The loyalty of Australian consumers for their local retailers also helped translate that faith to their store brands, as many other retailers around the world have discovered.


“Coles and Woolworths have both improved and increased their store programs in the last 2-3 years in particular,” Trainor said. “While Coles is promoting the overall ‘fresh’ and ‘quality’ position of their store brand, the fact their main private label brand is labeled ‘Coles’ has no doubt played a role in this brand’s growth.”

This effort by the major retailers to increase the selection and quality of their home brands was successful, especially in the minds of consumers. In a recent GFK study, 82% of Australian consumers said private label brands were equal to or better quality than the national brands. In addition predictions for the future were also grand with IBIS World seeing Australia with a 30% share of private label by 2016.

“It is expected that with the focus on quality, innovation and packaging improvement, this consumer perception of store brands as being bona fide brands that happen to be available as exclusive offerings by retailers will continue,” Trainor added.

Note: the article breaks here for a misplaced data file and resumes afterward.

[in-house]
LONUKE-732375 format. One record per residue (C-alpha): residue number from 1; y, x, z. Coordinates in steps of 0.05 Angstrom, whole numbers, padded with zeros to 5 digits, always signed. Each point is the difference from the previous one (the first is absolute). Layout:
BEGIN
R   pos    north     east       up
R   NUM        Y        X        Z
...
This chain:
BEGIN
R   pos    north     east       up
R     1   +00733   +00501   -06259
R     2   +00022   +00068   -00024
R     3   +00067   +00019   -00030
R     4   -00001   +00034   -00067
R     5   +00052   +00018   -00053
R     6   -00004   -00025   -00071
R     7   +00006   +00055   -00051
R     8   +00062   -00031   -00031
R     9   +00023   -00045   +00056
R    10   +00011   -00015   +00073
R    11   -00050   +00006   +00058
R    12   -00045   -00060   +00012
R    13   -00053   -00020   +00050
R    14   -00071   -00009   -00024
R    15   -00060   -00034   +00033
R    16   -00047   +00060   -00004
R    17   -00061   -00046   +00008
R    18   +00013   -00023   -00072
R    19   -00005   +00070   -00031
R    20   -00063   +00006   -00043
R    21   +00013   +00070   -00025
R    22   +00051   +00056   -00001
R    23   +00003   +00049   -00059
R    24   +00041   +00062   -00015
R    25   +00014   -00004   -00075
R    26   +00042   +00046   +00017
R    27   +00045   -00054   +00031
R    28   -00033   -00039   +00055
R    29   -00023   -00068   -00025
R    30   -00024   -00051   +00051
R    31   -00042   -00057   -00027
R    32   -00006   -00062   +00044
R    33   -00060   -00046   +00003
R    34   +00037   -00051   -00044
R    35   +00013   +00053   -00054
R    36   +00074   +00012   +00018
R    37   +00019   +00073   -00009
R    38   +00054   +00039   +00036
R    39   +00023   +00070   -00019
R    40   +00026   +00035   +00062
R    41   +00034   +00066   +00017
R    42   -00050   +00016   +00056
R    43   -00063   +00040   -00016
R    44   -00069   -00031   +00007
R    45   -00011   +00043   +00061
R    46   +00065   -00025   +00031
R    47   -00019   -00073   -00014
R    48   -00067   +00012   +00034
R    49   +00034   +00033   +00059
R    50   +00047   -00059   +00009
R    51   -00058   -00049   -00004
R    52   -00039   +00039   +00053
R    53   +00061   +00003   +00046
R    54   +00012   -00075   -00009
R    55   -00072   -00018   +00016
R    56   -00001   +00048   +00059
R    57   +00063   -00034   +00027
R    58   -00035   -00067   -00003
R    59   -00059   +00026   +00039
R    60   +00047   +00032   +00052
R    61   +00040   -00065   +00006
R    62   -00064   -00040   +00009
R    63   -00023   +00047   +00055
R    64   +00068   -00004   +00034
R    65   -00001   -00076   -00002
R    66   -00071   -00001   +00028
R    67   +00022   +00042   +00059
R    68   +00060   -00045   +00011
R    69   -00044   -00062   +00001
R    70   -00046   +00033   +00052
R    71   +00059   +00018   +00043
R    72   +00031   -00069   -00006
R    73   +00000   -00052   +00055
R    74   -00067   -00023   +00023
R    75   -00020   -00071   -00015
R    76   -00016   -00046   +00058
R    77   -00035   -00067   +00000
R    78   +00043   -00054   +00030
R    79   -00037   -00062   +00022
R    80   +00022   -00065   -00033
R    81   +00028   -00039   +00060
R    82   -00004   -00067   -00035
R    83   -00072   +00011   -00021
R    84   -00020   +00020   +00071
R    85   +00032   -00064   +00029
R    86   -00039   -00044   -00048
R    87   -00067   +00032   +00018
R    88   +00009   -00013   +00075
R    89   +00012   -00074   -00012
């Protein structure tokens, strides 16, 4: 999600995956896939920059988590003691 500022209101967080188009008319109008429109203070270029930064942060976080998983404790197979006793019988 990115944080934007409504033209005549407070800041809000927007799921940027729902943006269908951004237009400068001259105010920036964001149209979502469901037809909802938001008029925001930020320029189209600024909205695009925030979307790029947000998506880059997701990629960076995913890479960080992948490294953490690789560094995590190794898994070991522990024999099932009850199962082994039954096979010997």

The change to the industry has been remarkable. In just the past few years Australian private label value share has risen to 25% according to Nielsen. Meanwhile Coles home brand sales topped 22% while Woolworth’s was just below 20%.

While not as dramatic, the growth of store brands in New Zealand is apparent as well. According to Nielsen, New Zealand is not far behind Australia’s with 14% of sales and growing. The major retailers in New Zealand have seen what was happening across the Tasman Sea and found success with home brands as well. The story of New Zealand’s largest retailer, Foodstuffs, which controls 52% of the market, and their home brand Pam’s, is a prime example.

“Foodstuffs has a strong private label brand Pams (see Global Retail Brands, April 2014), which consists of over 2,500 products and is reportedly the largest selling brand sold in the New Zealand grocery market,” Trainor explained.

The other major retailer in New Zealand is Progressive Enterprises, which is owned by Australia’s Woolworth’s group. They have taken their store brand lines Select, Macro, Wholefoods and others into their New Zealand stores in hopes of having the same success the retailer has seen in its home market


Australia Woolworths

Woolworths and Jamie Oliver inspire Aussies with ‘Created with Jamie’


Australian retailer Woolworths and celebrity chef Jamie Oliver announced earlier this month the launch of Created with Jamie, a new Private Brand collaboration composed of great tasting, healthy and convenient fresh food products available exclusively at Woolworths.